Jean-Claude Van Damme stars in and directs The Quest
Flexing new artistic muscles


Before Mel Gibson's Braveheart, movie directors were usually balding, bearded, or wore baseball caps.

So for his latest action flick, The Quest, set for release next Friday, martial arts poster boy Jean-Claude Van Damme tried his darndest to get himself one of those cap-wearing director dudes.

"I dreamed of having a guy like Oliver Stone direct the picture," says Van Damme, who, instead, makes his directorial debut.

"But when I met him and told him how I saw the movie, shot by shot, he said, 'Jean-Claude, the way you talk about it, you should do it yourself.' It was maybe a polite escape for him to say no, non?"

Sprawled across a couch on a recent film shoot in Toronto, a sleepy-eyed Van Damme is still recovering from the advice he took.

"It was very difficult to do -- physically and mentally," admits the 35-year-old, referring to his gruelling acting-directing work days, which includes his requisite two-hour work-outs at the end.

The film is about a New York street fighter -- "I'm like a white Mike Tyson" -- who sets out to commit a crime and ends up redeemed in Tibet. For the actor-director it was a labor of love and the start of a new 'movies-with-substance' Van Damme era.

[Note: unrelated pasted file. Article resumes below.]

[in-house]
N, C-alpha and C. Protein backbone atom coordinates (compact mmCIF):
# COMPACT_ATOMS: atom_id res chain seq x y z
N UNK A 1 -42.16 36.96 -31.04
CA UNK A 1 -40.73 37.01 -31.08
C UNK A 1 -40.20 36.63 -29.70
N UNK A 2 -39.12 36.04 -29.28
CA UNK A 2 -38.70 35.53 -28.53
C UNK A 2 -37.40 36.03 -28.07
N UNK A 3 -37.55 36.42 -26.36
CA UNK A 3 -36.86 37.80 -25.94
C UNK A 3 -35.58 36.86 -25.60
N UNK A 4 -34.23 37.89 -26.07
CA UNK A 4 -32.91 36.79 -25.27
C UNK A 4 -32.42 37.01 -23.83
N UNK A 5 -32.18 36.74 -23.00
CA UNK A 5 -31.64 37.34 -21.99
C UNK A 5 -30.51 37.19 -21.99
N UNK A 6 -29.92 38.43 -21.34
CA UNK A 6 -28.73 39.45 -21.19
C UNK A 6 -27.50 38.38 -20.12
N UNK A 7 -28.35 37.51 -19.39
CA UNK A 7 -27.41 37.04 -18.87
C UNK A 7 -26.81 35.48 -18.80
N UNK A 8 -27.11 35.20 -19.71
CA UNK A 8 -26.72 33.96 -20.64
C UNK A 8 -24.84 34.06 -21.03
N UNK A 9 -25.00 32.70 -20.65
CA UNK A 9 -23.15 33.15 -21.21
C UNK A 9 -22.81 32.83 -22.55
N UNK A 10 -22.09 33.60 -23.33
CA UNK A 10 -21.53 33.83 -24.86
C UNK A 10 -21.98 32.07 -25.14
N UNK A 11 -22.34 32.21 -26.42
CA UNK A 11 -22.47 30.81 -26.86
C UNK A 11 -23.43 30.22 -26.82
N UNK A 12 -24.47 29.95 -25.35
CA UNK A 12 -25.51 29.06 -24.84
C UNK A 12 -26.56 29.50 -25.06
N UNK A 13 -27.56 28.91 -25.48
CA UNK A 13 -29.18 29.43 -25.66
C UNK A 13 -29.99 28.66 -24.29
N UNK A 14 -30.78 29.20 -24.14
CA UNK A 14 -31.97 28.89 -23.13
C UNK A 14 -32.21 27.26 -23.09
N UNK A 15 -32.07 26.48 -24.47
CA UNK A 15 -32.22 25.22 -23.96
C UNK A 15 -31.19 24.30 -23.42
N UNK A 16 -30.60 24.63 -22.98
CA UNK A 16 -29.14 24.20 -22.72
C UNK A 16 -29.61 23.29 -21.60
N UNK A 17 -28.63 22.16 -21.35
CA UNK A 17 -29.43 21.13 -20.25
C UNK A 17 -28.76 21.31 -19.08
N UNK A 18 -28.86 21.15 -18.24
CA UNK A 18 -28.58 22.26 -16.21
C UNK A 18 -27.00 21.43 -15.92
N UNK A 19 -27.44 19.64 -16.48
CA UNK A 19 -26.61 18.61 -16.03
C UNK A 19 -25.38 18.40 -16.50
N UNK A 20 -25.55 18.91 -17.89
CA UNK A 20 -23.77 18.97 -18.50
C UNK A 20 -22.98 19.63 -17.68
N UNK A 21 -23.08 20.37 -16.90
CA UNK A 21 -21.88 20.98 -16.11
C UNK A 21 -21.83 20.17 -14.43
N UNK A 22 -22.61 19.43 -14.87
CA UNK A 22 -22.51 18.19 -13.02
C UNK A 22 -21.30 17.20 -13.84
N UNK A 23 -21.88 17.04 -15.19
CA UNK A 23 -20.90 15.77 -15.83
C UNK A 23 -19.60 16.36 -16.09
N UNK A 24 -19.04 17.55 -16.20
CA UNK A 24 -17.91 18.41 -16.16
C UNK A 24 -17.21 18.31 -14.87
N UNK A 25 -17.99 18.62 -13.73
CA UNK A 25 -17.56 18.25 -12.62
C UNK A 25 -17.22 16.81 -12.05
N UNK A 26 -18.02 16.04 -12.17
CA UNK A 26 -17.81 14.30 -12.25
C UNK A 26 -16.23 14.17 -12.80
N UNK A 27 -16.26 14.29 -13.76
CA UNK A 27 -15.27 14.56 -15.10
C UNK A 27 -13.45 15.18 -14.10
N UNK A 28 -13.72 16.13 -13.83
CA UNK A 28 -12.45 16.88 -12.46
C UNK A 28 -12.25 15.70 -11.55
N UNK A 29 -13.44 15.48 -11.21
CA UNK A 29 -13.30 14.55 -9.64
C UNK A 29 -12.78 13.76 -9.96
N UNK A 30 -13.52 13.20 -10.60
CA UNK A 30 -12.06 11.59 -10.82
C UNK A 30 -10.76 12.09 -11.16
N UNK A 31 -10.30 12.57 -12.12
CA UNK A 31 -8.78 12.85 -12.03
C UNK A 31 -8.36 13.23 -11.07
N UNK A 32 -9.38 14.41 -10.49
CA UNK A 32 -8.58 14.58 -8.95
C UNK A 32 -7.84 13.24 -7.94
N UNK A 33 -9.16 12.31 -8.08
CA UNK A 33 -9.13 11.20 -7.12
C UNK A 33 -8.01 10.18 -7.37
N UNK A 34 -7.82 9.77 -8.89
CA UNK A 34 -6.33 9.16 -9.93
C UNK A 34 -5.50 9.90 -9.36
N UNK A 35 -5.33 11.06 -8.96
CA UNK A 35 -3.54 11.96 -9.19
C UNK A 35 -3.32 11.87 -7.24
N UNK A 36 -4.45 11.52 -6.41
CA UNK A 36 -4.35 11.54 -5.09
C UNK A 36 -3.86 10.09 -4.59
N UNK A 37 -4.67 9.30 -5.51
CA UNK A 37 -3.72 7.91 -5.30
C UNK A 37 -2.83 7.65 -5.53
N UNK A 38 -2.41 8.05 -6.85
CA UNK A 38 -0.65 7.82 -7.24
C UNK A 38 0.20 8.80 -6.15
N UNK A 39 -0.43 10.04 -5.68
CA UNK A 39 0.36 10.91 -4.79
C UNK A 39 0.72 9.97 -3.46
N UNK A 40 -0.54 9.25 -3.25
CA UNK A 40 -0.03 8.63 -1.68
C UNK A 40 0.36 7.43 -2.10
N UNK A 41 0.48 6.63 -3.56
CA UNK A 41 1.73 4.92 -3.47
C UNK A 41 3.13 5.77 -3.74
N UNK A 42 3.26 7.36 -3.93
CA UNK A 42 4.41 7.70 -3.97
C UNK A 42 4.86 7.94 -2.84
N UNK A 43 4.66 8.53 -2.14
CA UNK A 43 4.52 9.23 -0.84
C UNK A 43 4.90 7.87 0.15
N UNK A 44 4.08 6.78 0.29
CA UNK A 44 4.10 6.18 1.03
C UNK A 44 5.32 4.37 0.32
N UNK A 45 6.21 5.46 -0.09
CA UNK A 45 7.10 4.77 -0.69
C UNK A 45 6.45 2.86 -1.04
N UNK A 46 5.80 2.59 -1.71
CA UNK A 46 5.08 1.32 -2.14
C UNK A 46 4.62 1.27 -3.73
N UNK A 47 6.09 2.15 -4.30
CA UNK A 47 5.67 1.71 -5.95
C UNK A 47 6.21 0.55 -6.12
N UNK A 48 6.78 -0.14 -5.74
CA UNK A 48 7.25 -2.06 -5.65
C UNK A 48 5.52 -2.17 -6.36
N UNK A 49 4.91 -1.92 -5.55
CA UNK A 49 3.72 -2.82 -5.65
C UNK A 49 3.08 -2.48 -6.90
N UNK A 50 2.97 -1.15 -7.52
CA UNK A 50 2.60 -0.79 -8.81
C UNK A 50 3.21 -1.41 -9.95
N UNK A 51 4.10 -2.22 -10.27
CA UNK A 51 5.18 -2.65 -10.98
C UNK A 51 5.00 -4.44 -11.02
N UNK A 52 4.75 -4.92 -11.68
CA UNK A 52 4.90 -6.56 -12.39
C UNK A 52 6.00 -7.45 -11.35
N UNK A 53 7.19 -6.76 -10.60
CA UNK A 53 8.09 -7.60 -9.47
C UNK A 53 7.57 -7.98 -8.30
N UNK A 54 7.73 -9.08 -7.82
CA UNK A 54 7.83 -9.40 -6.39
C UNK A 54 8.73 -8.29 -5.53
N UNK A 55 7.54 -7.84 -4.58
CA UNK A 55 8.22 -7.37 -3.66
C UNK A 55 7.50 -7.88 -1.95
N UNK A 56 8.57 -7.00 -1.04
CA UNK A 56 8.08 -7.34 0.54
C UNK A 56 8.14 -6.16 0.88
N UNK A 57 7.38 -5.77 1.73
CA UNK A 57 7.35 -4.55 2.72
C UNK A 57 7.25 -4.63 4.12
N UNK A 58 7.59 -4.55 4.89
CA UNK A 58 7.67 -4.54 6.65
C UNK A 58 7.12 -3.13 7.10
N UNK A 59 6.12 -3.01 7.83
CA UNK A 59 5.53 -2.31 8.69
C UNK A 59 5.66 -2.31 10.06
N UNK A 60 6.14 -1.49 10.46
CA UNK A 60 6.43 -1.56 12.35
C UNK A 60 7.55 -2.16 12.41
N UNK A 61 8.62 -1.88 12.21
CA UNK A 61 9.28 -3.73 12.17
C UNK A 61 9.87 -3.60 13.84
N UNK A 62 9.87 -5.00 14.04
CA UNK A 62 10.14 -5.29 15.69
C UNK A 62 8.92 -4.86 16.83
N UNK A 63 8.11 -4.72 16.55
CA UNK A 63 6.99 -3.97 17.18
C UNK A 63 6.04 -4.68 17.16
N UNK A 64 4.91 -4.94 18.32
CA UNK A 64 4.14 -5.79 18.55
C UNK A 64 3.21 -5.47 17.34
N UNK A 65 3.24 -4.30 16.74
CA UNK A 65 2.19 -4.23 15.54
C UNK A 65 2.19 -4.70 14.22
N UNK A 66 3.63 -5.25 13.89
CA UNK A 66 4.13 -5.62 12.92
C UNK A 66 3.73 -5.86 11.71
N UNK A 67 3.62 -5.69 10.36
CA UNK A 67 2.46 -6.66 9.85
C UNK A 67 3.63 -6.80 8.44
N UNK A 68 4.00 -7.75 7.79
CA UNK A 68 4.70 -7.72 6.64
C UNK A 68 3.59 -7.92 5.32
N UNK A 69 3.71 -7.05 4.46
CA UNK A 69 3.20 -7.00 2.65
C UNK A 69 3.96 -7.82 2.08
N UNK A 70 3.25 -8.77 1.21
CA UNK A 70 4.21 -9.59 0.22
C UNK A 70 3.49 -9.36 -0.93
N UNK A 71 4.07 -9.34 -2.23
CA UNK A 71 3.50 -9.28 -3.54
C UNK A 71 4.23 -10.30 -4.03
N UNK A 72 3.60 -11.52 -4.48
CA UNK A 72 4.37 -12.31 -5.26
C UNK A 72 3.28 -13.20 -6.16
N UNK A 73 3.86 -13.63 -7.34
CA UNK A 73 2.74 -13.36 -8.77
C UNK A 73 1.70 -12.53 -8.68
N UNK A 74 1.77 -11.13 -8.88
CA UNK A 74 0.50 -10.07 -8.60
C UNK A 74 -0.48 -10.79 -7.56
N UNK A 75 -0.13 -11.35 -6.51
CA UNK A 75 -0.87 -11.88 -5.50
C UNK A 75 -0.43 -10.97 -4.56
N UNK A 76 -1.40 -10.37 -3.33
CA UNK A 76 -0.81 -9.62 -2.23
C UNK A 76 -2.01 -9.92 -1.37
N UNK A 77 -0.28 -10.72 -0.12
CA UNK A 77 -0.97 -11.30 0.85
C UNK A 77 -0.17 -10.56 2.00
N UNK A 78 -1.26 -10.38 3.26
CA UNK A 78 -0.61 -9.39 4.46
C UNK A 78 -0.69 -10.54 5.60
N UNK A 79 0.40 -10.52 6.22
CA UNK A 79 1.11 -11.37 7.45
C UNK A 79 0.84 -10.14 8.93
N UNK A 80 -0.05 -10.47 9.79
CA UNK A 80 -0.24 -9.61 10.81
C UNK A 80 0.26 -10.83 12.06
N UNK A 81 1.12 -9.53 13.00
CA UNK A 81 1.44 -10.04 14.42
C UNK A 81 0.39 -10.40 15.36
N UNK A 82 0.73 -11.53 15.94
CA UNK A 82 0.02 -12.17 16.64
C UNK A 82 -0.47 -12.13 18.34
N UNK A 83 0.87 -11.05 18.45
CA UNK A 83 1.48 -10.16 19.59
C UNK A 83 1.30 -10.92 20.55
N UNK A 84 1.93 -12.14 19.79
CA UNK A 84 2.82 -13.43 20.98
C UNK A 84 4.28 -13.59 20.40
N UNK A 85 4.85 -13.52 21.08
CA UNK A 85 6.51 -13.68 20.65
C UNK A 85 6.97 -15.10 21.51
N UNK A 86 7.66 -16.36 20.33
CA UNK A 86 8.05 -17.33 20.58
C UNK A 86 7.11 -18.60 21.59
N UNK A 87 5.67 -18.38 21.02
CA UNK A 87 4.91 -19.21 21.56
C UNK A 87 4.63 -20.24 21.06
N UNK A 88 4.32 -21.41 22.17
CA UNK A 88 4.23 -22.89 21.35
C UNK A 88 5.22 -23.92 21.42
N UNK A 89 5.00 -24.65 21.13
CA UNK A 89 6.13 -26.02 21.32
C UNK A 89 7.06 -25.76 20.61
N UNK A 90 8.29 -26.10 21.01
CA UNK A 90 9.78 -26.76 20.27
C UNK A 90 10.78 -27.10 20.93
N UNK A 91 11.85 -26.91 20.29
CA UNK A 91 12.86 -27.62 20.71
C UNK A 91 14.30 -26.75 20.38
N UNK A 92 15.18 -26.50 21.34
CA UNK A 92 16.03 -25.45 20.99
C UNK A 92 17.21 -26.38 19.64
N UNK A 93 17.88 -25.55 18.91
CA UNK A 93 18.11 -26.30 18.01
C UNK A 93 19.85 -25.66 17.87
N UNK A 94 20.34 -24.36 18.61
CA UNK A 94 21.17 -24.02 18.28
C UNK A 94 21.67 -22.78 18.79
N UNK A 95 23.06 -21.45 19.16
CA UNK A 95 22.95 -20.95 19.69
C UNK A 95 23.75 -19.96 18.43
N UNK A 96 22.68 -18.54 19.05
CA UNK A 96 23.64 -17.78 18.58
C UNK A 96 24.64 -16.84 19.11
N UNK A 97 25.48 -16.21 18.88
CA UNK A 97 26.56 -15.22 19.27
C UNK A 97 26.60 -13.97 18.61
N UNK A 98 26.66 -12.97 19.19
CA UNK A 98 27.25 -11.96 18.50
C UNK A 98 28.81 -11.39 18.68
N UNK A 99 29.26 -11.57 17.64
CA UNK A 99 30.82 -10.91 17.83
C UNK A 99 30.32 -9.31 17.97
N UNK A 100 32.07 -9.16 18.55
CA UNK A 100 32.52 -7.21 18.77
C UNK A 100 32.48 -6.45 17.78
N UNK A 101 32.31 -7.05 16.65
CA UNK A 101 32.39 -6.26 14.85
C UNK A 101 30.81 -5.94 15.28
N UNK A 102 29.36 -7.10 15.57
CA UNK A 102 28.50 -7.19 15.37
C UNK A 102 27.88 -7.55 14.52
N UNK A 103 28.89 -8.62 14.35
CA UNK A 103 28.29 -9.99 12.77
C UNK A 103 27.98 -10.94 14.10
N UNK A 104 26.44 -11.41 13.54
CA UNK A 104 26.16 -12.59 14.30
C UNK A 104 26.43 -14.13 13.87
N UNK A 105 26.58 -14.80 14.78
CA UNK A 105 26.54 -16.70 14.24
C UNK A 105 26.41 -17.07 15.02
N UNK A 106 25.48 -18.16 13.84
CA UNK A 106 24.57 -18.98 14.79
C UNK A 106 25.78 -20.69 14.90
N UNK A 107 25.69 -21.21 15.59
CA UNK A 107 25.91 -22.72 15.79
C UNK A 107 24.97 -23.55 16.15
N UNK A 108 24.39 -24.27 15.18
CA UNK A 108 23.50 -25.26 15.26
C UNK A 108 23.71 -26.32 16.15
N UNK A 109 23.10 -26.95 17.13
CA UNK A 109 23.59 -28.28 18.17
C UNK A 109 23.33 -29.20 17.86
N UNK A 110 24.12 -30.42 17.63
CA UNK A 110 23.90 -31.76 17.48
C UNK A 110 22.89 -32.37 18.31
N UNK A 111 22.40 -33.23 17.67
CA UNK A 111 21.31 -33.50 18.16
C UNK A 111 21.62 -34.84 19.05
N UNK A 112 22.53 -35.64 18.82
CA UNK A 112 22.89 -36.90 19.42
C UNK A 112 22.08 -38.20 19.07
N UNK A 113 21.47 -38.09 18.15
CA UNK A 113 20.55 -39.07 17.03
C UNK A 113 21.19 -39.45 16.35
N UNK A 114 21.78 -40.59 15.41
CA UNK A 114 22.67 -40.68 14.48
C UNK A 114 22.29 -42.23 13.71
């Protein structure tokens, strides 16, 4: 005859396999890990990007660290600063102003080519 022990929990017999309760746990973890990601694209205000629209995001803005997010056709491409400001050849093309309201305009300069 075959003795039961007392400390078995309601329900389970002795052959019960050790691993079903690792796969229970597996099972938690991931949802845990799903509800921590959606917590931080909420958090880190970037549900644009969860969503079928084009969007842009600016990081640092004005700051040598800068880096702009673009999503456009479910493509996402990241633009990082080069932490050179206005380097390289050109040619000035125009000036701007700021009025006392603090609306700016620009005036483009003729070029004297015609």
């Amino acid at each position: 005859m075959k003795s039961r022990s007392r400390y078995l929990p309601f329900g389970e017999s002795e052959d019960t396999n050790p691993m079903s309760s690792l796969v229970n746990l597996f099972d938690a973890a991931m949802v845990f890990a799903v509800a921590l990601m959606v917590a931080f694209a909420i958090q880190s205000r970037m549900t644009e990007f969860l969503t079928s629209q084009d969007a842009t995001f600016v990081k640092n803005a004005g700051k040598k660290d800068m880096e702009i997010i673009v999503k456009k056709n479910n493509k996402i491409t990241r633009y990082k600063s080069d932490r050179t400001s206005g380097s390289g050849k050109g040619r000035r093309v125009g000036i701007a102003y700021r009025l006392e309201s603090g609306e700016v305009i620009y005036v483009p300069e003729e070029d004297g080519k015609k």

"It's more than just a martial arts movie," he says, "It's an epic. It's the Ben Hur of all martial arts films."

Casting for the film's fighting finale, a competition between fighters "of all different colors and countries", Van Damme auditioned hundreds of non-actors who could kick butt.

"I wasn't looking for actors who can fight, I wanted fighters who could act -- and I found them. Natural people who look tough, look real, and can deliver some good lines."

One inspiring casting choice, as Van Damme's bad-guy partner in crime, is former Bond-man, Roger Moore.

"He has his own acting style, but I wanted something different," says the first-time director who took charge. "I told him, 'Roger, you do it your way first and then we do my way, and we'll decide in the cutting room.' And he listened to me, it was fantastic."

But if the quest of The Quest is to show the action star's directorial abilities, Bloodstone, which he just finished shooting in Toronto, is meant to unearth his acting talents.

"It's a love story-drama -- a mix between The French Connection and Seven," says Van Damme. "And it's the first time I really get into a character -- my acting improves 10 times. For the first time in my life, I'm enjoying what I'm doing."

"I've made so many low-budget movies that were shot in six weeks with first-time directors. Now, I want to make great movies," says the actor. "I have enough money now to take my time, and look for great projects."

He'd like his fans -- like the dozens of teenage boys who've stopped him on Toronto streets to perform his famous kick -- to see his vulnerable side.

"They have to know you have the person in the story, and you have the person in real life, and I'm just human, like all of you."

His future directorial efforts, he says, will continue to be "more deep, less adventuresome movies. Believe it or not, I really like love stories."

After Toronto, he's off to shoot Spies, where he'll portray "a spy, like a big James Bond -- but with a French accent."

C'est la vie.

April 20, 1996

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